I know, I know, you saw the title, and this has been a topic of many threads....
I have been riding for 14 years and I am a sophomore, business major (either Management or Finance, not sure and don't have to decide until May 2013) in college. I really want to do this professionally (I know it's hard to be successful and make money) and this summer I am going to be a working student at a barn in Argentina.
Most college kids (that want jobs after college), do an intense internship the summer after their junior year. I would love to do another working student program; however, my mom said she "wouldn't approve" if I did. So... I guess that means I could go out and about on my own and do that (but I depend on her for rent/food/board so might end up as a hobo), or I could please her and get an internship with some big/fancy company.
BASICALLY... my question is, what kind of jobs in the job market would help someone in the horse world? If I was to become a professional rider, I want this job to stand out and help me get a job, and on the other hand, if I end up staying an amateur, what kind of job would have me set in the real world, but able to afford horses/board/training?
Also, I am torn between a finance degree and a management degree. Management is said to be easier, and I think it would help me in the horse world with my own business. Finance is said to be harder, but have better job options down the road with better pay.
Please COTHers help me! I love reading these threads and most of you guys have so much knowledge and great advice! Help me
Go with finance or better yet, accounting, hands down. You will take management classes and get some experience. However, management is best learned hands on, through sucess and mistakes.
If I were you (wait a minute, I was you 4 years ago!!!), Id go the finance/accounting route, do the CPA or the CFA. You will always have job opportunities that will allow you to afford horses and have the time to ride (unless you have a "busy" season-but the off season more than makes up for it)
An accouting prof once told me that accounting is an excellent choice for a woman (okay maybe a bit sexist?) but you will always be able to have a job that enables you to support yourself and the life you want to have without havng to rely on the 2nd income (although 2nd income sure is nice )
I second the Finance/Accounting route. Business Management is not a great degree to have. There are a lot of people with "business management" degrees who are assistant managers at mcdonalds, burger king, etc, with $20-30k/yr jobs. Accounting was my major with a double minor in finance & business mangement. You'll find that most of the courses you would need for a finance or business management minor will have been required course work for an accounting major. I believe that employed finance majors probably make better money than accounting majors as a general rule, but accounting jobs are more readily available and still pay respectably.
My advice on actually picking a job is to 1st make sure you have one locked in before graduation, even if it's not your dream job (I had mine locked in in September and graduated in December). Once you're in that first job, always be open to a better opportunity, especially as long as you are single. Better opportunities don't necessarily mean higher pay. I value having a busy time that does not interfere with show season (in private accounting, this means knowing when the fiscal year-end is), having a more-or-less 8-5 job so that you can schedule lessons/riding consistently, and minimal travel. Oh yes, and being in an area that is well populated with horse shows is nice as well.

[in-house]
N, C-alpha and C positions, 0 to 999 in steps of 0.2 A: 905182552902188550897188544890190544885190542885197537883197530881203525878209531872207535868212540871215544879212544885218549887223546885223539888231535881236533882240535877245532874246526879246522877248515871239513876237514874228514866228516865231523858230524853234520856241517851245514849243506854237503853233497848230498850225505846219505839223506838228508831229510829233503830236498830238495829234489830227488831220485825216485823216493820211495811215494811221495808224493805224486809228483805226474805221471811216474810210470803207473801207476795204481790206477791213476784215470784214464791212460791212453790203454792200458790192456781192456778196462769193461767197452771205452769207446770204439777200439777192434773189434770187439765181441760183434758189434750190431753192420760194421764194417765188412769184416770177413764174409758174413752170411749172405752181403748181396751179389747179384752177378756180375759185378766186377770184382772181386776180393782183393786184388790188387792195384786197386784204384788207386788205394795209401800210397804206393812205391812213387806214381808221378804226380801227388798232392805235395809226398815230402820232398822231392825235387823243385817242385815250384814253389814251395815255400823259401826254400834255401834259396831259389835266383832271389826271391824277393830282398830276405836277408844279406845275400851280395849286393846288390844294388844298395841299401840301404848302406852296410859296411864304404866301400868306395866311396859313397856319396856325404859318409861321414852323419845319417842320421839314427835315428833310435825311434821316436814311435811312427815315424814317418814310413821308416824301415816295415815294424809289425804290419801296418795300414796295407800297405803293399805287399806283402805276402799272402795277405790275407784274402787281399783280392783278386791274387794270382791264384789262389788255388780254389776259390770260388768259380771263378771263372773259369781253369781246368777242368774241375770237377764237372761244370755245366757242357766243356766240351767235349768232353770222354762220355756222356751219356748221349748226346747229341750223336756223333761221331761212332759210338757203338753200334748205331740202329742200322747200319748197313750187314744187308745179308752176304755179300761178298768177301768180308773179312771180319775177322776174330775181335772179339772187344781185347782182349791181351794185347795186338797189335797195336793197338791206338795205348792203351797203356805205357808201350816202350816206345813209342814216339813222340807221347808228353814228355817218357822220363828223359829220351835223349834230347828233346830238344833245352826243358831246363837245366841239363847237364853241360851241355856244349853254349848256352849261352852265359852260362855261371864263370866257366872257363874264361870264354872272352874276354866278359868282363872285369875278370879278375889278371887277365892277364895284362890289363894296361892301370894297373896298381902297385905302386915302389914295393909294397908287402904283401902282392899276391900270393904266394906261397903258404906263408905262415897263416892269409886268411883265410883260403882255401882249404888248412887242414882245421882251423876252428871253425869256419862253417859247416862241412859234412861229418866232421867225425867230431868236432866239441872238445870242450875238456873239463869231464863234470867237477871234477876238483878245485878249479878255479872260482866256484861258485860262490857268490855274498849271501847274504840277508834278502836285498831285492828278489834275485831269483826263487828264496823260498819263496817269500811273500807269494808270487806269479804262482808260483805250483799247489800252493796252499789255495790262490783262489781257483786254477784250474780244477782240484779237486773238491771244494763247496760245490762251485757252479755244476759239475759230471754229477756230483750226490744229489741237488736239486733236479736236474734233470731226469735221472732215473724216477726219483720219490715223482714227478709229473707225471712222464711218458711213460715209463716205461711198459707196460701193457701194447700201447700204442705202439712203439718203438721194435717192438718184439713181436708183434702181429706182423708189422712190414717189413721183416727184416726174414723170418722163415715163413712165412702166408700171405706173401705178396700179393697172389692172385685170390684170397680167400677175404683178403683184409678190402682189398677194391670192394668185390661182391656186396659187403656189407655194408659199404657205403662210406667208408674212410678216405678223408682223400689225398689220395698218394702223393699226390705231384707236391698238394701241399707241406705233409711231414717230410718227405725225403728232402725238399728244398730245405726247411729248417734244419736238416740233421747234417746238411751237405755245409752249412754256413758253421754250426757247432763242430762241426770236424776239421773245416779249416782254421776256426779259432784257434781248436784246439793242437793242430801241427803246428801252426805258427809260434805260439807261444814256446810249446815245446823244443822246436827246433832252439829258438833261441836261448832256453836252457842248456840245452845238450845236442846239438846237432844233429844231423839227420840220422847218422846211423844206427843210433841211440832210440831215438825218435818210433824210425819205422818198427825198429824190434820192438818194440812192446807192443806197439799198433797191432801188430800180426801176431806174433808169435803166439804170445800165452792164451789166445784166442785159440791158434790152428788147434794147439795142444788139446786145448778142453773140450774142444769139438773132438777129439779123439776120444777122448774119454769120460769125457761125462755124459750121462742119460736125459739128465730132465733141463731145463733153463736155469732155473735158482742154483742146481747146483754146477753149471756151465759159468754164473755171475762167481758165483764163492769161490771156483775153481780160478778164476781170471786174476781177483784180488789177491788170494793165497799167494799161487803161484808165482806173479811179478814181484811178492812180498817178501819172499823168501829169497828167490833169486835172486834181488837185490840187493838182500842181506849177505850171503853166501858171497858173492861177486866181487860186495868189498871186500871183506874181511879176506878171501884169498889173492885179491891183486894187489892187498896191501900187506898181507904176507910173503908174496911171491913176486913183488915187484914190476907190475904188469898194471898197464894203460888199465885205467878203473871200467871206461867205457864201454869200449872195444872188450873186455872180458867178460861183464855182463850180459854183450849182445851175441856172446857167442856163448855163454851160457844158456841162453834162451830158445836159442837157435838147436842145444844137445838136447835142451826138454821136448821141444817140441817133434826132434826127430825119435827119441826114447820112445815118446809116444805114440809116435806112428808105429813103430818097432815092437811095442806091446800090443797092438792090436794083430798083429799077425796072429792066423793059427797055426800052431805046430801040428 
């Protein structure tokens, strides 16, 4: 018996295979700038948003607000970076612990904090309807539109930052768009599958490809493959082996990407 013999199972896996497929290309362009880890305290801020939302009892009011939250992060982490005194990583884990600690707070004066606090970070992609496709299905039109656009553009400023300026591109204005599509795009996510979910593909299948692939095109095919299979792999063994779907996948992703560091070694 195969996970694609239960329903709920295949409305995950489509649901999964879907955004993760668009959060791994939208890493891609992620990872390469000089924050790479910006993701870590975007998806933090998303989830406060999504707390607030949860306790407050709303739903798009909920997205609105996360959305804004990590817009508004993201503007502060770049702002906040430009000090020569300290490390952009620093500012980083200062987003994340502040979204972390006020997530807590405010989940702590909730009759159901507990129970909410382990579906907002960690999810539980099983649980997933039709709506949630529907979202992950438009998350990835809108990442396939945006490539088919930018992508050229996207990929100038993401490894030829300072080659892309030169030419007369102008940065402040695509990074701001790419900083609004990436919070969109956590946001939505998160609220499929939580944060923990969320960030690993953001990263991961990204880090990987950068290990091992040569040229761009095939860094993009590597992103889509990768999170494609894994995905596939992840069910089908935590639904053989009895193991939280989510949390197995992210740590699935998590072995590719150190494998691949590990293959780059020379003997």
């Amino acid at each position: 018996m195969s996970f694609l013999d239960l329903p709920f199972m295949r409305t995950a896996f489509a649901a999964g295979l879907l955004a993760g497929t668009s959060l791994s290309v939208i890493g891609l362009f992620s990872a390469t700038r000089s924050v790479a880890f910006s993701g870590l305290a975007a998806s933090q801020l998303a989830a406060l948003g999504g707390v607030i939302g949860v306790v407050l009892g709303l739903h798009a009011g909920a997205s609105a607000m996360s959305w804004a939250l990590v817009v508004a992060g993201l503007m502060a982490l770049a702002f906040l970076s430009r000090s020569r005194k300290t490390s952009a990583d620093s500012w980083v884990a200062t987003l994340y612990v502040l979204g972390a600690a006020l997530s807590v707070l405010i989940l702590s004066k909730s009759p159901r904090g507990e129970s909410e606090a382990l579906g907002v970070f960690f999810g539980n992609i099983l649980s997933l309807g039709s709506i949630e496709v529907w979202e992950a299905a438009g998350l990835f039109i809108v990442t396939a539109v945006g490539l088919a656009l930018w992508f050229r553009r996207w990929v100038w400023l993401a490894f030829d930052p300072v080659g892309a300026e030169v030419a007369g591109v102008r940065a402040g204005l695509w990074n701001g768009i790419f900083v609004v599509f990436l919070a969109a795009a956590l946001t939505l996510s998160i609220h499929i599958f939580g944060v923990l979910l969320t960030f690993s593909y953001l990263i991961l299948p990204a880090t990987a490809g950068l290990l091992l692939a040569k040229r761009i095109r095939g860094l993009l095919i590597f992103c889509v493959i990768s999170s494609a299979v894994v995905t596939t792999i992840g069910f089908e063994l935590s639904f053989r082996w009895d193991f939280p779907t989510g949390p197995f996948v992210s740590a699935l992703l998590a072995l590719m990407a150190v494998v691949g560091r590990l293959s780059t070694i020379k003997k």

With all that said, my biggest regret is not pursuing training professionally. Chances are that I would not have made it (most people don't), but it's a dream that is now too late to pursue due to family obligations. If I had it to do over, I would have quit my first accounting job after 5 years (established base of experience with references) and found a working student position with a barn/trainer experienced at building professionals and large enough to support full-time assistant trainers. I did the working student thing during college, but in hindsight, it was time that could have been better spent with a training facility as described above. If you are going to be cleaning stalls, it's either not the right fit, or you're too far from the riding level you need to be a trainer. I'm fortunate enough to be riding at a dressage barn that actually pays their working students (who have supervised training projects and do not clean stalls) in addition to providing room and food, and pays living salaries to two non-relative assistant trainers. These barns do exist, so if you're going to be giving your time this summer to deciding whether to pursue training professionally... my advice is to find one of these.
I know the Blood Horse group/farm has an internship program. I don't know if its more managememt or vet oriented but working with a very large farm could be good accounting/management training as well as a good horse type of a job. Learning what it takes to keep those very large farms/businesses running may give you an insight into how to combine horses and a job.
A lot of barns are in need of real accountants instead of retired horsey moms doing the books and billing. So that may be an interesting way to get into the barn situation. Most likely you will not get to show because the big barns usually have pros, assistant trainers that do that but you might get some lessons and with a little luck some opportunities.